One of my friends has started a bit of a tradition. She plans a big party for a specific occasion or theme. I ask what I can bring. She gives me a baking project. I make something new-to-me and find out what 20 random taste-testers (ahem, partygoers!) think of that item. In the end, we both win! Oh, and the parties are usually fun too.


Last year for her Texas Independence Day party Leigh had me make sausage and cheese bites. This year she suggested kolaches. Which I had never heard of before.  Turns out, they’re very popular at Texas potlucks (for good reason). They’re like little homemade Hot Pockets®, except 20 times more delicious.

Kolaches (adapted from a Homemade Mamas recipe)


1 packet of active dry yeast
1/4 cup warm water
1/2 cup sugar, plus 1/4 teaspoon for proofing the yeast
3/4 cup warm milk
4 cups of all-purpose flour
3 eggs (2 for dough, 1 for egg wash)
1/2 cup unsalted butter, melted
1 teaspoon of salt

14 oz. to 1 lb. of skinless Polish sausage, fully cooked
8 oz. shredded cheese (I used a Mexican cheese blend)
Pepperoncini or jalapeño peppers, to taste


Proof the yeast by adding the contents of the yeast packet to a very warm 1/4 cup of water and 1/4 teaspoon of sugar (I always do this in my liquid measuring cup).  Yeast should start rising/bubbling within five minutes. Once you’re sure you’ve got an active batch, combine yeast, warm milk, the rest of the sugar and one cup of flour in a large bowl. Cover and let it rise for at least 30 minutes (or until doubled in size).

In a small bowl beat the 2 eggs, then add the 1/2 cup of melted butter and salt and blend well. Add the egg mixture to the yeast mixture and mix until thoroughly incorporated. Stir in the flour, 1/2 cup at a time. Amount of flour for the right dough consistency may vary, and you may need to knead it in with your hands. You want to end up with soft, slightly sticky dough.

Knead dough for about 10 minutes either on a well-floured surface or in the bowl (adding more flour as necessary). Place dough in a well-greased bowl – I used a liberal coating of olive oil to do the trick. Cover bowl with plastic wrap and let rise until doubled in size. The original recipe said that would take about an hour, but I let it rise for three hours while I watched a playoff hockey game and it was fine.

While dough is rising, prepare the filling. Slice the sausage lengthwise, then chop into smaller pieces. Mix together the sausage, cheese and diced peppers in a medium bowl and set aside.

After dough has risen, punch it down. Now you’re ready for kolache construction! Pull off egg-sized pieces, and using your hands, flatten them out into disks, about four inches in diameter. Place 1 1/2 to 2 tablespoons of filling in the middle of the disk, and close the dough around the filling. Pinch dough shut and place seam side down on a baking sheet. Cover with plastic wrap and let rise for 20 minutes. In the meantime, preheat oven 375 degrees F.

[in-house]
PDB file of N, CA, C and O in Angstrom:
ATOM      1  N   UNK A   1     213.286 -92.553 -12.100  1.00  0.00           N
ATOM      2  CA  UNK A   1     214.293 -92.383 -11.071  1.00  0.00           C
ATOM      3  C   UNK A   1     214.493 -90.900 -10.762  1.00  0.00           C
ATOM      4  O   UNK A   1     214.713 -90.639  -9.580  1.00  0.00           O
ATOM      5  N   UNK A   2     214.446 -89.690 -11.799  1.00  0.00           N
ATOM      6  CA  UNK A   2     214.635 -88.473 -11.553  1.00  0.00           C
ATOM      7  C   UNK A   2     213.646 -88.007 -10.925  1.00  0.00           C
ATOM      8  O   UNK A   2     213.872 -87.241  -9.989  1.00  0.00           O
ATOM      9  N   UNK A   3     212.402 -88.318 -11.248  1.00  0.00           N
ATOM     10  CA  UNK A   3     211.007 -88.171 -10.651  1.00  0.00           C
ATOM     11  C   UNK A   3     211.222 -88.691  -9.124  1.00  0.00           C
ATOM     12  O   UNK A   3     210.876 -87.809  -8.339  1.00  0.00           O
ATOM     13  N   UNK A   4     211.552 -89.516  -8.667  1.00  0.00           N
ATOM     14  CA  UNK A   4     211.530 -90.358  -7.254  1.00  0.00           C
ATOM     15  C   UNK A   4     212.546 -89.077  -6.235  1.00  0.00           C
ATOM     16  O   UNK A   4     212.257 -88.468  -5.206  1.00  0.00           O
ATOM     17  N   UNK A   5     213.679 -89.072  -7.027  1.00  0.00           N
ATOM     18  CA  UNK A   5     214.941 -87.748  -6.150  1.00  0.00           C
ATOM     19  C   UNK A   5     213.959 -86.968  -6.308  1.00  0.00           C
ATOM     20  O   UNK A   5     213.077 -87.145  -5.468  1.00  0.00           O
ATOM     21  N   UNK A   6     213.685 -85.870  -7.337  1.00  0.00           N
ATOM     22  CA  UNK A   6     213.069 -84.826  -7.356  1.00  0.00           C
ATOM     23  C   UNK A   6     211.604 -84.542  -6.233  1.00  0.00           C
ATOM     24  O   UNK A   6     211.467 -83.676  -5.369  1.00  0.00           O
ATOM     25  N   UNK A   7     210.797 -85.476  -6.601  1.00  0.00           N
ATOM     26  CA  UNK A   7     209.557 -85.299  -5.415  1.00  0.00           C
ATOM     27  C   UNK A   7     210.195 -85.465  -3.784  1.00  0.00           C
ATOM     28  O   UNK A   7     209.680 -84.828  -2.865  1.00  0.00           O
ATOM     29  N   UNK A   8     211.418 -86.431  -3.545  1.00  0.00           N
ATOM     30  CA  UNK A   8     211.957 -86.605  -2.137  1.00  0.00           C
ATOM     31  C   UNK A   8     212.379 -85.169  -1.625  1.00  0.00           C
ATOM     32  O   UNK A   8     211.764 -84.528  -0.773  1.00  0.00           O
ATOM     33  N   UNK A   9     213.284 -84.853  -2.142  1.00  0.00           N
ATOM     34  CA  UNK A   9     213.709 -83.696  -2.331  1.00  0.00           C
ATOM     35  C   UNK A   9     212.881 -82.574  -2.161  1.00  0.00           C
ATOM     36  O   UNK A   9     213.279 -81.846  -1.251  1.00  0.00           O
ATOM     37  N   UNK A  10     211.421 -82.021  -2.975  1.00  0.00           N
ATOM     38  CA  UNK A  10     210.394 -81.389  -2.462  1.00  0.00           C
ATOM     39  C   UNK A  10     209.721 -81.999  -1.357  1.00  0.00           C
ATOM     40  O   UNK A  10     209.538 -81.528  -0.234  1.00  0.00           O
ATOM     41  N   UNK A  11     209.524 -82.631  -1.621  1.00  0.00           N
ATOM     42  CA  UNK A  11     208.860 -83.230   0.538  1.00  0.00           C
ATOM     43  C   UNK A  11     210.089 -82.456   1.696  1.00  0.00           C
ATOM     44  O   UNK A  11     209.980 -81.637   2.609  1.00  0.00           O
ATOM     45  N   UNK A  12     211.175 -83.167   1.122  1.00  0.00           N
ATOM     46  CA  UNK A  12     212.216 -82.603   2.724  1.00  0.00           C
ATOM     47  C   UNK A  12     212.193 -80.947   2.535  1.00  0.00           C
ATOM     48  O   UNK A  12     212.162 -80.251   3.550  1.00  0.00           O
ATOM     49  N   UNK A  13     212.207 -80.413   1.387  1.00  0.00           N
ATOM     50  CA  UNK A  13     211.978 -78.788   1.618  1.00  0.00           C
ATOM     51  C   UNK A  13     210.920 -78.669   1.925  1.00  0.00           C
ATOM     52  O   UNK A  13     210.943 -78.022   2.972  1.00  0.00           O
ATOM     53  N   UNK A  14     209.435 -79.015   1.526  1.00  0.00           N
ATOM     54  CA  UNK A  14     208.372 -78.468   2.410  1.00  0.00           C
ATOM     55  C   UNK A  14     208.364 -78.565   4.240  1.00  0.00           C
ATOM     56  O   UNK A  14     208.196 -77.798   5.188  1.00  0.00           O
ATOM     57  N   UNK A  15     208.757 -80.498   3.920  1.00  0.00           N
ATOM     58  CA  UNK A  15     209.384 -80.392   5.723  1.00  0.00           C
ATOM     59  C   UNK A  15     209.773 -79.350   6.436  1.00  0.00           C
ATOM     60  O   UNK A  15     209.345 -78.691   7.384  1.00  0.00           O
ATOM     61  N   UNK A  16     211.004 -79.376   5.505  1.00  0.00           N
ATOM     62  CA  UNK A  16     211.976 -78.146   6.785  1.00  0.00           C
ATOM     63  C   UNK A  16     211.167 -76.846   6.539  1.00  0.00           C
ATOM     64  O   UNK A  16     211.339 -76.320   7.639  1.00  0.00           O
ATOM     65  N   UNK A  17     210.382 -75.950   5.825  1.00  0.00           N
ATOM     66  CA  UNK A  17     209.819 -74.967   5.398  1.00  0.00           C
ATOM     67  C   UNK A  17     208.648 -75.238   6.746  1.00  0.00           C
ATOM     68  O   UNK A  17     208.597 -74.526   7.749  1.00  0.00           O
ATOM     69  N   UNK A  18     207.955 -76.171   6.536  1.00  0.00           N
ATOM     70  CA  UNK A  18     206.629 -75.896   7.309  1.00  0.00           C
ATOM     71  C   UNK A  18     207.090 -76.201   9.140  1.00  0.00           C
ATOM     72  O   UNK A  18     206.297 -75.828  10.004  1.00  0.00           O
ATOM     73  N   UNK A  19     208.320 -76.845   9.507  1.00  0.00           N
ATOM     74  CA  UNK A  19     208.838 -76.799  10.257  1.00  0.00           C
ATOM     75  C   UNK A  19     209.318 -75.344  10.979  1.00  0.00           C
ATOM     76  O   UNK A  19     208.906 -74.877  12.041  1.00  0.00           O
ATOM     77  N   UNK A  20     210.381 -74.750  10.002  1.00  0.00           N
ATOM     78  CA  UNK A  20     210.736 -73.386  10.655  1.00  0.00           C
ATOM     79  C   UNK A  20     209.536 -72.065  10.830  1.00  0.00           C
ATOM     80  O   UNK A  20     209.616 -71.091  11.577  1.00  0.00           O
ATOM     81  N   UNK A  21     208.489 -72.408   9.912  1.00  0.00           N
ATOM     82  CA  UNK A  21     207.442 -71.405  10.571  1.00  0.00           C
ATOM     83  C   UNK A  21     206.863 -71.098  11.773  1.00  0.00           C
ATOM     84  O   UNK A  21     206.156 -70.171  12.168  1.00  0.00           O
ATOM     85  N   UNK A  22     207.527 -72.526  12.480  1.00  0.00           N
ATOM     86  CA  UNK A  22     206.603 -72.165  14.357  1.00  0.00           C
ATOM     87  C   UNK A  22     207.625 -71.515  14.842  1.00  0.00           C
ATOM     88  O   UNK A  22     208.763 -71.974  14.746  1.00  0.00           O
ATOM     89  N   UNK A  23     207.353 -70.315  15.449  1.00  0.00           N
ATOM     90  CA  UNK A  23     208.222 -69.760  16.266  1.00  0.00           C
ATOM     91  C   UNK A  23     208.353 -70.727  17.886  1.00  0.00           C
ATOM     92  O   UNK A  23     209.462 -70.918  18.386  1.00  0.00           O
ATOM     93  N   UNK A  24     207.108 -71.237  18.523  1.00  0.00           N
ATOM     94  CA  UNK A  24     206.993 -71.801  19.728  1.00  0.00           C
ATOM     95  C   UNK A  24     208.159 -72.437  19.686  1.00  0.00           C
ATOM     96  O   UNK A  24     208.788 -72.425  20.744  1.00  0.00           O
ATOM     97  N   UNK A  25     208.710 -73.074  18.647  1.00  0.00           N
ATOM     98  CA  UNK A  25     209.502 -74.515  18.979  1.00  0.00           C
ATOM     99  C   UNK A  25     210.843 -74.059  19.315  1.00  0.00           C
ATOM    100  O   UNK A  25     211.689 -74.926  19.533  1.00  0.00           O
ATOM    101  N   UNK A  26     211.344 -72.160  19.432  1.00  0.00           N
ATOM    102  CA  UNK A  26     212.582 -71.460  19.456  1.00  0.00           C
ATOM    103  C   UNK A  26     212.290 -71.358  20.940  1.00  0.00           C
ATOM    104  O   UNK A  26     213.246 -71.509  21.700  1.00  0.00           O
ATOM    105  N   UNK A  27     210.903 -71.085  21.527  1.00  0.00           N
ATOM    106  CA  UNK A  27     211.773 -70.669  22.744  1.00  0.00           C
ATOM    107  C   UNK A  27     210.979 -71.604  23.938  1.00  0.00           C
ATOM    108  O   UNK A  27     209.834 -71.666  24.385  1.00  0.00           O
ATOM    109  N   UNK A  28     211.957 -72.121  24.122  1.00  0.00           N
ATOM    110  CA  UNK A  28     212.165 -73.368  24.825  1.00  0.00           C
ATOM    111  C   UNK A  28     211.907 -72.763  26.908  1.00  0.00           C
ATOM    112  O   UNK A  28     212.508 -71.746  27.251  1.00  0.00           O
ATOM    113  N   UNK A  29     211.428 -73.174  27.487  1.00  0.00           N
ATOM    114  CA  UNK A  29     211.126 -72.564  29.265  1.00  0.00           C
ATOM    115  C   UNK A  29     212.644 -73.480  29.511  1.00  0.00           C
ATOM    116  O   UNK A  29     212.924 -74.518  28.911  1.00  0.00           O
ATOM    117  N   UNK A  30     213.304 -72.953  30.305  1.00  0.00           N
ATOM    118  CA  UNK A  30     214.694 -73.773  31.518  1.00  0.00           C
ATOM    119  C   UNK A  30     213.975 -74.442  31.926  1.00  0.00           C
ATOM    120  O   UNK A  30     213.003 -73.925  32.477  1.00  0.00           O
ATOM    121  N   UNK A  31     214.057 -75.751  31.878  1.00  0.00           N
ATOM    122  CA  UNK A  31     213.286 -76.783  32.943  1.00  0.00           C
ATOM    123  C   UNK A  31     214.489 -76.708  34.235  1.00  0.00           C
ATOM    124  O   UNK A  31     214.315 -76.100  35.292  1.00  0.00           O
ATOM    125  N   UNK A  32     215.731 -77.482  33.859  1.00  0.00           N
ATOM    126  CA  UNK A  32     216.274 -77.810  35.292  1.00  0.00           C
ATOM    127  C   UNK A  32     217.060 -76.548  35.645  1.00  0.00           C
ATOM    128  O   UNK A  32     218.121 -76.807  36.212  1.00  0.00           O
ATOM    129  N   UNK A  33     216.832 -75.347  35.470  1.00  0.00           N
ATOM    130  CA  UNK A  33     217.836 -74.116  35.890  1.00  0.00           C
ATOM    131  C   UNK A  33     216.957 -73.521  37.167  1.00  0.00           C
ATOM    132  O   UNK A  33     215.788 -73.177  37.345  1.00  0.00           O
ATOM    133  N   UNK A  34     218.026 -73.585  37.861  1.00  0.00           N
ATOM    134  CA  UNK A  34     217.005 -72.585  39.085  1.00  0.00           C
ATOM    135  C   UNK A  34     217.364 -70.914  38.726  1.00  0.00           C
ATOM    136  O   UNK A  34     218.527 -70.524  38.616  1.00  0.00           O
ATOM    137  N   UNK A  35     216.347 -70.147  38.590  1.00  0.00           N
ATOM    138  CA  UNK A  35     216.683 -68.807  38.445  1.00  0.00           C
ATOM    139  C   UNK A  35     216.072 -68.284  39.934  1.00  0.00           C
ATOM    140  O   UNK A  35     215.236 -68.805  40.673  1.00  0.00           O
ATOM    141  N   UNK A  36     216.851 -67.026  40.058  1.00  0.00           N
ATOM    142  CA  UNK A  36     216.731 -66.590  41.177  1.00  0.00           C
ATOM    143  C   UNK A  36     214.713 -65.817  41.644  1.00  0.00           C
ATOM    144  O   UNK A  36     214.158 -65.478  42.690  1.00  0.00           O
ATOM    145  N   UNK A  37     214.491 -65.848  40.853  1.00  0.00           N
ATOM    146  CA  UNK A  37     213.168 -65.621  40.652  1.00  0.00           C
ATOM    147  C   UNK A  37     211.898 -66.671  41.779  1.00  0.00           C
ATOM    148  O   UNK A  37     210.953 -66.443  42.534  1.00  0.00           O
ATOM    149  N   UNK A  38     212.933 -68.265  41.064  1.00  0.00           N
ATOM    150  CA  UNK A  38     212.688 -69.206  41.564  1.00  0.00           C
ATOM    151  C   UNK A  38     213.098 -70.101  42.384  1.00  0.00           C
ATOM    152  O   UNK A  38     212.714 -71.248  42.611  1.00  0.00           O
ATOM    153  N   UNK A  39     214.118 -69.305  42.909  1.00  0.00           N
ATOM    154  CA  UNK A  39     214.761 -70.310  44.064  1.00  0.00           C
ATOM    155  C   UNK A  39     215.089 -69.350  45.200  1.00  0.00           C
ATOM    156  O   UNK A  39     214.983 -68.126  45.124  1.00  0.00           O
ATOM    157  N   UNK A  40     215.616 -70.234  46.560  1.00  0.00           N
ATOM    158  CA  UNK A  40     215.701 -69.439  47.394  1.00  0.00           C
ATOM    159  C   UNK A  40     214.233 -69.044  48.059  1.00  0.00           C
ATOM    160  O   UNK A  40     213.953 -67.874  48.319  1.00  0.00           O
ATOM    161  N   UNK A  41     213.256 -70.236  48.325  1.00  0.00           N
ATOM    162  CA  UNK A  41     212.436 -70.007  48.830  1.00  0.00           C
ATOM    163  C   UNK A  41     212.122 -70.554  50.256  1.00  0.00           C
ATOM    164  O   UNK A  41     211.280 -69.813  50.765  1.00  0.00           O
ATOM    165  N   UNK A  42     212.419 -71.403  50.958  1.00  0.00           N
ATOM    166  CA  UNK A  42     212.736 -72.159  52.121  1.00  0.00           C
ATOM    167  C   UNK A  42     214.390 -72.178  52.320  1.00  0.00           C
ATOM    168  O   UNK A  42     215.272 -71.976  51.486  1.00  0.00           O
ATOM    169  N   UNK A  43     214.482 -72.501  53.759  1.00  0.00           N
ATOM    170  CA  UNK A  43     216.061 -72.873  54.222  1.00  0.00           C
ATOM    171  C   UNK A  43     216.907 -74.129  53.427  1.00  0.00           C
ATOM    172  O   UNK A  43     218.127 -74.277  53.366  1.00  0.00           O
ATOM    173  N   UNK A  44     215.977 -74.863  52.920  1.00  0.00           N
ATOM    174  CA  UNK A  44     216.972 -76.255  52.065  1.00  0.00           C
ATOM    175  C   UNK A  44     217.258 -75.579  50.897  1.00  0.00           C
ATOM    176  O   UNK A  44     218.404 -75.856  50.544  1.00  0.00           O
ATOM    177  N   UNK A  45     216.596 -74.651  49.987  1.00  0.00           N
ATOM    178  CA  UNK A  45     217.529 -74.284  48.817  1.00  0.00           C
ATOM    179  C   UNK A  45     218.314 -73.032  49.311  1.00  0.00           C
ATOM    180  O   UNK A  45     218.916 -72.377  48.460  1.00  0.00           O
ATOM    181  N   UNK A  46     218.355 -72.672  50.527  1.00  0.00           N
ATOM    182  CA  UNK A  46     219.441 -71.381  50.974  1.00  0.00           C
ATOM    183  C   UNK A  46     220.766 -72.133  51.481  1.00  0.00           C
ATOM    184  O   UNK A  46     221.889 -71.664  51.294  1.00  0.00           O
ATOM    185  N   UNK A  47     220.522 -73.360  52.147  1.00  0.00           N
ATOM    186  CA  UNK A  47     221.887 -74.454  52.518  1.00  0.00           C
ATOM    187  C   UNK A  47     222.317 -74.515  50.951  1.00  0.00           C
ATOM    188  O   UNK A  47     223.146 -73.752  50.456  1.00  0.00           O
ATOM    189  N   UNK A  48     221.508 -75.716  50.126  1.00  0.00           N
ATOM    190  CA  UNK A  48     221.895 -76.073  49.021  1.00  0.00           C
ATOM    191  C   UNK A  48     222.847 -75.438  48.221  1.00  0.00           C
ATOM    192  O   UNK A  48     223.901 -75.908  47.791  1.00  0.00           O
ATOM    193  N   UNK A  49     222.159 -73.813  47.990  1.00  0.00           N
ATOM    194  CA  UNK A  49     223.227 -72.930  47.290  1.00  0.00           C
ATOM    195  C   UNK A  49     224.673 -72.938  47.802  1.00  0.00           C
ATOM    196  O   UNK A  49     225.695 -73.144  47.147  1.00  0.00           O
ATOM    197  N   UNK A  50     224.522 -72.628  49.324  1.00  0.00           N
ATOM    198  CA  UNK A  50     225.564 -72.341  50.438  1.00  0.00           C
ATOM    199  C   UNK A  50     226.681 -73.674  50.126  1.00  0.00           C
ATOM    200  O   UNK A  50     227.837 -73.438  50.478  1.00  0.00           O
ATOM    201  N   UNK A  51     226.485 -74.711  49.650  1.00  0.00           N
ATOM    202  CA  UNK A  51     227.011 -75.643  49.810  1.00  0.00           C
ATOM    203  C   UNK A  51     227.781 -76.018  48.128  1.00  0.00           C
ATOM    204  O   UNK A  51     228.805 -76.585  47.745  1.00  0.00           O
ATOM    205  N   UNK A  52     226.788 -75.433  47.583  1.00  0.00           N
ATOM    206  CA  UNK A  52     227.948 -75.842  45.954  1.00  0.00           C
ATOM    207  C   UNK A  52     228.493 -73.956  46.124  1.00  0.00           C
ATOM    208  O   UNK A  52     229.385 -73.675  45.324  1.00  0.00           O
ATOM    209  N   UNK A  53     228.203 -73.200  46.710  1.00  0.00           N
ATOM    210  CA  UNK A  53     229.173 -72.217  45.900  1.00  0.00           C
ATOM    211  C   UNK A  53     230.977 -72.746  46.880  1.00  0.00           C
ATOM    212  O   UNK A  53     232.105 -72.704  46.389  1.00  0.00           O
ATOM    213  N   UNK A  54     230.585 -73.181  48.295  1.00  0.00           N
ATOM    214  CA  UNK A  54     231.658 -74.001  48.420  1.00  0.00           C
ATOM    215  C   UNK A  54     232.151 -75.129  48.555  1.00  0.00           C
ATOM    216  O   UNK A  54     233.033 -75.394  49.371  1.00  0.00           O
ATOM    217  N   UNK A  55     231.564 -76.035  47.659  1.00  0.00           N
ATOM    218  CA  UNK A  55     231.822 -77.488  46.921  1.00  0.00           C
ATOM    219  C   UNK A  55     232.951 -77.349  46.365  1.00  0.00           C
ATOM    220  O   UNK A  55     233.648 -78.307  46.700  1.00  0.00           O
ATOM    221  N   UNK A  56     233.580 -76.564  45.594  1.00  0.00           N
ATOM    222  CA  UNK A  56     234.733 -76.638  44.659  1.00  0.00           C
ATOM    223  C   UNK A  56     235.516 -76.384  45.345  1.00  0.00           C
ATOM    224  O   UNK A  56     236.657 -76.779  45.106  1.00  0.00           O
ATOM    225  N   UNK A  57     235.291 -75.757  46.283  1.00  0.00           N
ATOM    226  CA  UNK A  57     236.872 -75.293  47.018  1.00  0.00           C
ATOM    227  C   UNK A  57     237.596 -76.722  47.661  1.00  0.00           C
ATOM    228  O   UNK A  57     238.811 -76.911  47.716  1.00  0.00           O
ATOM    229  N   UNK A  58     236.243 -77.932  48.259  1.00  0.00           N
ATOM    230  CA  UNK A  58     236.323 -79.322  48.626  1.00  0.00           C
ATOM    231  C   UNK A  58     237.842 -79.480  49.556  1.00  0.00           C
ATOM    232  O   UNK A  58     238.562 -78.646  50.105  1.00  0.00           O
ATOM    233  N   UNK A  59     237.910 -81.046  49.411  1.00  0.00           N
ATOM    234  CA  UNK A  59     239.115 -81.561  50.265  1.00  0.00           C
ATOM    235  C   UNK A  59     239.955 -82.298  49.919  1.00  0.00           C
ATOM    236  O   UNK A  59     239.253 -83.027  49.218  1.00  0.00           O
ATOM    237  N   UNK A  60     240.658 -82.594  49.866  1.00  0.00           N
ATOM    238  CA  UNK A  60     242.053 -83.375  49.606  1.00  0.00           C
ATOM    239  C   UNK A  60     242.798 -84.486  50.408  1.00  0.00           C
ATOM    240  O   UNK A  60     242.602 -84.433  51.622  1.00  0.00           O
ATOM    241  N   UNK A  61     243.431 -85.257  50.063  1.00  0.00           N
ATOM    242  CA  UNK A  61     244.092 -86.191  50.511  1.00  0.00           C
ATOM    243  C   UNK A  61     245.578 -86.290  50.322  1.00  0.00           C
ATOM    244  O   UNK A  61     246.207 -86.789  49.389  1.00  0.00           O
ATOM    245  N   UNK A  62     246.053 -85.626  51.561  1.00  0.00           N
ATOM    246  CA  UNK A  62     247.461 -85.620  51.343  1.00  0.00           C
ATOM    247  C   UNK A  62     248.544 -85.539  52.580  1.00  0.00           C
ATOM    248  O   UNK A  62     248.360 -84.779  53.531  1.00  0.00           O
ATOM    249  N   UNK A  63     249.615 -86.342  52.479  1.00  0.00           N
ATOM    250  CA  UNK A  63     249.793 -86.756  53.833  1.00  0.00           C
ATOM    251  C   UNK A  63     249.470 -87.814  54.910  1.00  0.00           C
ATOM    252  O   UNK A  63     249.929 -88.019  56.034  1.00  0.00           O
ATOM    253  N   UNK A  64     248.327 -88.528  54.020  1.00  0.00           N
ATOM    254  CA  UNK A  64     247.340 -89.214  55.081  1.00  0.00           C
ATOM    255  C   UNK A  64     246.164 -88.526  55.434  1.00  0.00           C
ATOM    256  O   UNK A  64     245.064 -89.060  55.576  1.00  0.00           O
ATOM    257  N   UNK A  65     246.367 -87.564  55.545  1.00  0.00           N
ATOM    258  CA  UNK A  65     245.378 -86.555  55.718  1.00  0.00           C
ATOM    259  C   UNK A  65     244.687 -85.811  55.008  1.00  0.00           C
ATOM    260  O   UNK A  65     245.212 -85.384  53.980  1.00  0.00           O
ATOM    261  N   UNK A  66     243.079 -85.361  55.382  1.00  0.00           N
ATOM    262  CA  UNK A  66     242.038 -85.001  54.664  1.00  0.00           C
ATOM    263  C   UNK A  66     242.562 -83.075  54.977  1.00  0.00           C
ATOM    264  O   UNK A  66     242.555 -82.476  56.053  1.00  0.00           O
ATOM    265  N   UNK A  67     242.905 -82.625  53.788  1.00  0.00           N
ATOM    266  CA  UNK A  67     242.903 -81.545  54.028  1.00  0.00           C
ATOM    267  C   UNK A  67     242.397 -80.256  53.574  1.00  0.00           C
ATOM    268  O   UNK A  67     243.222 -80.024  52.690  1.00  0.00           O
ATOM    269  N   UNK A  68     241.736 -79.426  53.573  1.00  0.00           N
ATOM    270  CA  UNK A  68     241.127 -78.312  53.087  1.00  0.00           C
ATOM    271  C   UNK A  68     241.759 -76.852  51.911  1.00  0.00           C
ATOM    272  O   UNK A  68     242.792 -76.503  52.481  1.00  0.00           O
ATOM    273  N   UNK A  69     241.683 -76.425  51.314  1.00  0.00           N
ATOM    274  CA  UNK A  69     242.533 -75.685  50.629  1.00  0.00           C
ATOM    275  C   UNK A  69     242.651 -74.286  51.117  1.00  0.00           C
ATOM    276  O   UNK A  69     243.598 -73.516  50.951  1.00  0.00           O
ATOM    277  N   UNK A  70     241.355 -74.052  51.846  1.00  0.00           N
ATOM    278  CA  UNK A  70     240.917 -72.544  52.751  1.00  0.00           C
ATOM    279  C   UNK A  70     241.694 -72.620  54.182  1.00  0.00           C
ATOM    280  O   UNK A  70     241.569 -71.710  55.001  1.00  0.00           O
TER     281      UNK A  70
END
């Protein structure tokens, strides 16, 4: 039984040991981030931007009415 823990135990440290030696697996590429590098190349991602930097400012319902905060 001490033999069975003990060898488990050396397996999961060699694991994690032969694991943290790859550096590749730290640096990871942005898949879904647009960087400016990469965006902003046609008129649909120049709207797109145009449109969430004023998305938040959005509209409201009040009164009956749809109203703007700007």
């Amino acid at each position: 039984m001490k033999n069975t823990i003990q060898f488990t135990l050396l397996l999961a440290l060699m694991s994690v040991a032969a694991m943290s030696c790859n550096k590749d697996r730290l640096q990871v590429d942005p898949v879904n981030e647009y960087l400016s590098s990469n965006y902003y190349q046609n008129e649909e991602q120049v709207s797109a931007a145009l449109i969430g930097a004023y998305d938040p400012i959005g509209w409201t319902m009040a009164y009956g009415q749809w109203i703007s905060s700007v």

Beat the third egg in a small bowl. Before you place the kolaches in the oven, brush tops with egg wash. Bake for 13 to 18 minutes. Tops should be lightly golden brown when done. Let cool for five minutes on the baking sheets, then transfer to cooling rack. Wait 10 minutes, then enjoy! Makes 24 kolaches.

Real talk time: This recipe is flipping delicious. It was a huge hit at the party. It was also somewhat stressful to make (for me, because I don’t usually bother with bread dough). I had to schedule in time for dough to rise, and my first two packets of yeast were duds. So I was running behind, I had other plans during the day, and I ended up leaving the dough to rise on my counter for three hours. Oops! Luckily, it all worked out. Another confession: I used Papa John’s pepperoncini peppers left over from the delivery boxes the night before, because I’m lazy. But hey, that bite of spice was perfect.


In all, this is a major crowd-pleaser of a recipe. And the ingredients are easy to source. It may become one I pull out for special occasions when I’m away from my own kitchen (Christmas, Thanksgiving & the 4th of July, hmmm?), because while it’s not exactly simple, it’s uncomplicated and delicious. And technically, it’s finger food.

Recommended for: parties, and any other occasion when you want to wow the crowd with savory finger food.

Interested in other food-related posts? Check out Beth Fish Reads’ Weekend Cooking!


Kay said...

Ah, kolaches - I love kolaches. I'm from Texas and today, someone else had sopaipillas and now kolaches. Lovely food that is served often here.

There are kolache bakeries here in the Austin area. A bunch of them. You made savory kolaches, which are great. There are also sweet ones - filled with fruit and yummy deluxe. A lot of people settled in the Central Texas area that were of Czech and German descent. You can still see the influences in many ways. Thanks for sharing this!

Esme said...

This sounds like fun-I like themes and ways to be introduced to something new.

Beth F said...

Funny that you mentioned July 4 at the end of the post because the whole time I was reading it, I was thinking that these would be perfect for the Fourth party we host every year. I'm bookmarking this recipe.

Carole said...

Oooh, they look good. I hadn't ever heard of them before either. Cheers from Carole's Chatter

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